In the interior of Bithynia are, not only Bithynium, which is situated above Tieium and holds the territory round Salon, where is the best pasturage for cattle and whence comes the Salonian cheese, but also Nicaea, the metropolis of Bithynia, situated on the Ascanian Lake, which is surrounded by a plain that is large and very fertile but not at all healthful in summer. Nicaea was first founded by Antigonus1
the son of Philip, who called it Antigonia, and then by Lysimachus, who changed its name to that of Nicaea his wife. She was the daughter of Antipater.2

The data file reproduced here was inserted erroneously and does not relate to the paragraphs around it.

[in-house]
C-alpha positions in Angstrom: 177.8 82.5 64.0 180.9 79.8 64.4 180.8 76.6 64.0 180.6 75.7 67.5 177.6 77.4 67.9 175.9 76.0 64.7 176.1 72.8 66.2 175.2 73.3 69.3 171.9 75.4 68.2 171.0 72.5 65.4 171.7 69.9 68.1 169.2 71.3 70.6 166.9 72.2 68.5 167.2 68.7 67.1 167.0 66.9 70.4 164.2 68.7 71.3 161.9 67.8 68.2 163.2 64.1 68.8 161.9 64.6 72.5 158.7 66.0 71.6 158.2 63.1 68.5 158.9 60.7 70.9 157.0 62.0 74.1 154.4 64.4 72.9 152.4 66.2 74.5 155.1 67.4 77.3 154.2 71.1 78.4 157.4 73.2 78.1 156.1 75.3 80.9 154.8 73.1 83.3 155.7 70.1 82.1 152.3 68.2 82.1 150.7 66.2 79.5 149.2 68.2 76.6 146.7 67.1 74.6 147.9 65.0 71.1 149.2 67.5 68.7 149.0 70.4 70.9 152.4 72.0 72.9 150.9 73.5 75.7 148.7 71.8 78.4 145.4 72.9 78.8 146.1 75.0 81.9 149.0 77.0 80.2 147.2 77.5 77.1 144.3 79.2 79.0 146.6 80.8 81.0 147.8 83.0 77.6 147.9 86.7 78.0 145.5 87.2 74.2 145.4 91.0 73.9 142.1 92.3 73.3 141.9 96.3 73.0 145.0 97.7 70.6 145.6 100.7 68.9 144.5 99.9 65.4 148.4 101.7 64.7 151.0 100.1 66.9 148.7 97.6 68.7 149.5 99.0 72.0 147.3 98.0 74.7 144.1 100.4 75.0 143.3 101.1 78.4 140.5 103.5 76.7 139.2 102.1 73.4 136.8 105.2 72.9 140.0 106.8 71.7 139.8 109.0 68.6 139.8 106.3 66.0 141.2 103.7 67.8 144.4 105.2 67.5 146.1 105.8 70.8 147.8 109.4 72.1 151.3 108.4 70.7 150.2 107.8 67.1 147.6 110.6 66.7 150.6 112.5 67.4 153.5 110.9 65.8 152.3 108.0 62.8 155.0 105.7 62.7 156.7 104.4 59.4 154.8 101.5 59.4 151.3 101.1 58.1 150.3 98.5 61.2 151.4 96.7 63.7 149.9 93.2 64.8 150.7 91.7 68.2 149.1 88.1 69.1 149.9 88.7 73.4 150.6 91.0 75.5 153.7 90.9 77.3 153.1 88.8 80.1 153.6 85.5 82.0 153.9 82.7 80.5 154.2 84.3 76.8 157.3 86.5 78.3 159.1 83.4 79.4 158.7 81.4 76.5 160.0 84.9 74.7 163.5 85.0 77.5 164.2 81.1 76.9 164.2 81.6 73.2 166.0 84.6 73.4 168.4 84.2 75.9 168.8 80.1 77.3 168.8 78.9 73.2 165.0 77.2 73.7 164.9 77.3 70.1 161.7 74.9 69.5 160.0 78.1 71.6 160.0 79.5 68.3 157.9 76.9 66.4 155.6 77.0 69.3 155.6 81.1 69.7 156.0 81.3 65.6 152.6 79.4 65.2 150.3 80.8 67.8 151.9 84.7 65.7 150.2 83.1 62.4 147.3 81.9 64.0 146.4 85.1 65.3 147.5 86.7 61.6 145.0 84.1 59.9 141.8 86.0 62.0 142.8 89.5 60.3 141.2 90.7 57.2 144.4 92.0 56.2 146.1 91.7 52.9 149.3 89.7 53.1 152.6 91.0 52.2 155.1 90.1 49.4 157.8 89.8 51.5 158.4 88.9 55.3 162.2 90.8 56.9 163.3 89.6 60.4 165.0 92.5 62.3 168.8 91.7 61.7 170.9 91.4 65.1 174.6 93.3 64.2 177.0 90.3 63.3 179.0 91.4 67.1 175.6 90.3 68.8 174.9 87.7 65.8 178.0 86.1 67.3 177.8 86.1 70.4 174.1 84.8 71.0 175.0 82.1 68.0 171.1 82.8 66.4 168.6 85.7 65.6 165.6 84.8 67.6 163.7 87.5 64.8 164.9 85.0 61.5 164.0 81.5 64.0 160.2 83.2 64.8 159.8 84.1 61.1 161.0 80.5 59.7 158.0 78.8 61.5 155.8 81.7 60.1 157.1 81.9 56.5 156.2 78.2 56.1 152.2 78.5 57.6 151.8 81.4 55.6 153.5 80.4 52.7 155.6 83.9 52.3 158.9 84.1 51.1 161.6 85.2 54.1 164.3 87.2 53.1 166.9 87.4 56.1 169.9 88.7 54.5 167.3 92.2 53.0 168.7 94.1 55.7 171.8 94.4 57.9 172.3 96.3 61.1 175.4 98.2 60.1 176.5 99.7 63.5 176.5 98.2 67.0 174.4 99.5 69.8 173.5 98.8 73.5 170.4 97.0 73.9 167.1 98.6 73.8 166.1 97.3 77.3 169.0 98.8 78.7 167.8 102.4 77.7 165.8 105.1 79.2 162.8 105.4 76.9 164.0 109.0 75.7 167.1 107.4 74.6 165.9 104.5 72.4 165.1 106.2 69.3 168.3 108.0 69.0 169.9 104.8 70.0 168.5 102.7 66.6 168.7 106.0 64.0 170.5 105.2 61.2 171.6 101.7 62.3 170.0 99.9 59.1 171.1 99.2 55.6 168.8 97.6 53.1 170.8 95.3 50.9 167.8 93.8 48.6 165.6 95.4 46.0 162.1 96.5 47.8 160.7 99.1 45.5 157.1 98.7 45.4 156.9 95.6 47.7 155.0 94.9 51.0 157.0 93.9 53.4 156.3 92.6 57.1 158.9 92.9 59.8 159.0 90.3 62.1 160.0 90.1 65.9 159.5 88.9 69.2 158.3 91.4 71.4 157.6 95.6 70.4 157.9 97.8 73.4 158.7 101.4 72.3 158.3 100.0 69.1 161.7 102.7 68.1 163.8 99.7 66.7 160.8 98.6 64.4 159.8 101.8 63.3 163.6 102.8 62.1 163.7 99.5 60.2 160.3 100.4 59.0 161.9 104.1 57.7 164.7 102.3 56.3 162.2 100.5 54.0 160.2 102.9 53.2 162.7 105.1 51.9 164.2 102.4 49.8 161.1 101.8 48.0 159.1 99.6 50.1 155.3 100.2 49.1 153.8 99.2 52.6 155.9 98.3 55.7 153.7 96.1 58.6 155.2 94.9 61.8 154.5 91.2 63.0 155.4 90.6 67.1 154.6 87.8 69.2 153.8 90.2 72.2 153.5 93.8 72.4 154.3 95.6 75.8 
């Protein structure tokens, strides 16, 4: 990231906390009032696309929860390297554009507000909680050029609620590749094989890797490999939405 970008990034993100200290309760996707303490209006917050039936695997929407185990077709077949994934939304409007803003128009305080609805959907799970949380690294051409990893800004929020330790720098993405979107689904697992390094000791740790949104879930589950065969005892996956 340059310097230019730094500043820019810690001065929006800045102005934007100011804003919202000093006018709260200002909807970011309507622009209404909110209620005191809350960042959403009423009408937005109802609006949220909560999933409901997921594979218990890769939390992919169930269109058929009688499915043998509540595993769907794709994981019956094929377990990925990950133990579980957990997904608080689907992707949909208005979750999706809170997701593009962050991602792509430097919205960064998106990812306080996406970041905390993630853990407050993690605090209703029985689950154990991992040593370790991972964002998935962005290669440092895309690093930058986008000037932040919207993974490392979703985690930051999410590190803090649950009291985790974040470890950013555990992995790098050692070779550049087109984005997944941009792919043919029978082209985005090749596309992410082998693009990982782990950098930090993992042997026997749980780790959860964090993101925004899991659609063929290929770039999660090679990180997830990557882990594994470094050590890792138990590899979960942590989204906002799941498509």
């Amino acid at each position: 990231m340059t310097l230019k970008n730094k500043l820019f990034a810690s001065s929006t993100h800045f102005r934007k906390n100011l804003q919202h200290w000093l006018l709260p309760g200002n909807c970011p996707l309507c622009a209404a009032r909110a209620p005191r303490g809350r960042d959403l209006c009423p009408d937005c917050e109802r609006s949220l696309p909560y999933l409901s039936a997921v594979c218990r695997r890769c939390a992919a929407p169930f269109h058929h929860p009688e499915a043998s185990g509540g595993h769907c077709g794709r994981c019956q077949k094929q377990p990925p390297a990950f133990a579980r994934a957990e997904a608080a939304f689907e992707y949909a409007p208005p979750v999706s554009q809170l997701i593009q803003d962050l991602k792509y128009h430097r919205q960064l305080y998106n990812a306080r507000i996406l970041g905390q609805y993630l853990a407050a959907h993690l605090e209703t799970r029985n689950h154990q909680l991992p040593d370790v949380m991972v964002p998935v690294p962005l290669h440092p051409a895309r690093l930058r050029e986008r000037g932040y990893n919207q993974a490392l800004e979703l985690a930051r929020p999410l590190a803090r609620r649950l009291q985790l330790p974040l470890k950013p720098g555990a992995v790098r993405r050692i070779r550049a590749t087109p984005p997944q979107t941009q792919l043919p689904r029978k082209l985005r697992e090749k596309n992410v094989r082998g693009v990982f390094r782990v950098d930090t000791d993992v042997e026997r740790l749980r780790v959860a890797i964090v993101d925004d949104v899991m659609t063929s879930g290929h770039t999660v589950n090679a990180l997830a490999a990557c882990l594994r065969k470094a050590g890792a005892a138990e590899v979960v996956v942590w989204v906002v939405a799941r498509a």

The city is sixteen stadia in circuit and is quadrangular in shape; it is situated in a plain, and has four gates; and its streets are cut at right angles, so that the four gates can be seen from one stone which is set up in the middle of the gymnasium. Slightly above the Ascanian Lake is the town Otroea, situated just on the borders of Bithynia towards the east. It is surmised that Otroea was so named after Otreus.